2.48″ (6.3cm) high x 1.69″ (4.3cm) wide
Sumerian cuneiform is one of the earliest known forms of written expression. First appearing in the 4th millennium BC in what is now Iraq, it was dubbed cuneiform (‘wedge-shaped’) because of the distinctive wedge form of the letters, created by pressing a reed stylus into wet clay. Early Sumerian writings were essentially pictograms, which became simplified in the early and mid 3rd millennium BC to a series of strokes, along with a commensurate reduction in the number of discrete signs used (from c.1500 to 600). The script system had a very long life and was used by the Sumerians as well as numerous later groups – notably the Assyrians, Elamites, Akkadians and Hittites – for around three thousand years. Certain signs and phonetic standards live on in modern languages of the Middle and Far East, but the writing system is essentially extinct. It was therefore cause for great excitement when the ‘code’ of ancient cuneiform was cracked by a group of English, French and German Assyriologists and philologists in the mid 19th century AD. This opened up a vital source of information about these ancient groups that could not have been obtained in any other way.
Cuneiform was used on monuments dedicated to heroic – and usually royal – individuals, but perhaps its most important function was that of record keeping. The palace-based society at Ur and other large urban centres was accompanied by a remarkably complex and multifaceted bureaucracy, which was run by professional administrators and a priestly class, all of whom were answerable to central court control. Most of what we know about the way the culture was run and administered comes from cuneiform tablets, which record the everyday running of the temple and palace complexes in minute detail, as in the present case. The Barakat Gallery has secured the services of Professor Lambert (University of Birmingham), a renowned expert in the decipherment and translation of cuneiform, to examine and process the information on these tablets. The following is a transcription of his analysis of this tablet:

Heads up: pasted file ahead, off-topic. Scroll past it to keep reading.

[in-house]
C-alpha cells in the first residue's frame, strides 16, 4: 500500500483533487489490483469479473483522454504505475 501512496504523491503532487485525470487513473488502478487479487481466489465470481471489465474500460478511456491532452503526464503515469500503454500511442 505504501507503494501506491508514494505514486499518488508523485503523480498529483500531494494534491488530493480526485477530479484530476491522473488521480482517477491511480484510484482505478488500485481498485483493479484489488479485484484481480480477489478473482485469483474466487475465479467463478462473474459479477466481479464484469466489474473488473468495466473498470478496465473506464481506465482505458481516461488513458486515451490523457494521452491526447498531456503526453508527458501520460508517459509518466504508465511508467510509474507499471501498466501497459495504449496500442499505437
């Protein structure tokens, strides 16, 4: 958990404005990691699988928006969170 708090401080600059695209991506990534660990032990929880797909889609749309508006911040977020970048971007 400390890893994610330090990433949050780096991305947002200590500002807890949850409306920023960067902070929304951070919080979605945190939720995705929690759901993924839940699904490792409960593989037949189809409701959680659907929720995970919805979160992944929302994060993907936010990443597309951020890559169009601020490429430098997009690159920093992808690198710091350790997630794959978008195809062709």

‘The tablet is written in a fine, scribal hand, and is in very good condition save for the chip off one corner and two spots of damage to the back. The text is an administrative document dated to the second year of Ibbi- Sin, last king of the Third Dynasty of Ur, c. 2027 B.C., to the 25th day of an unidentified month. The text is a list of rations paid out to official messengers:
1 sila of soup, 1 fish: Mr Erra-palik, king’s messenger. 1 sila of soup, 1 fish: Mr Puzur- Sin, king’s messenger when they went from Der to the king. 1 sila of soup, 1 fish: Mr Nuhi-ilum, king’s messenger when he went to Der. 2 sila of soup, 2 fish: Mr Zallum, king’s messenger when he went to the sheep-shearers. 2 sila of soup, 2 fish: Mr Shuqatum, king’s messenger when he went to take the runaway men, servants of Ninhursag. 2 sila of soup, 2 fish: Mr Ilum- bani, king’s messenger. 1 sila of soup, 1 fish: Mr Ur-Nungal, shepherd of Ur-mah when Ur- mah was brought from the palace. 1 sila of soup, 1 fish: Mr Pululu, groom when he went to Anshebaran-Zikum. Disbursements for the month Barley Harvest. Year: the high priestess of Inanna was chosen by divination. Left edge: 25th day.
The sila was a measure of capacity: about .85 of a litre. This so-called ‘messenger text’ is unlike those published, in that it often states the purpose of the messengers’ travel.’Login to view price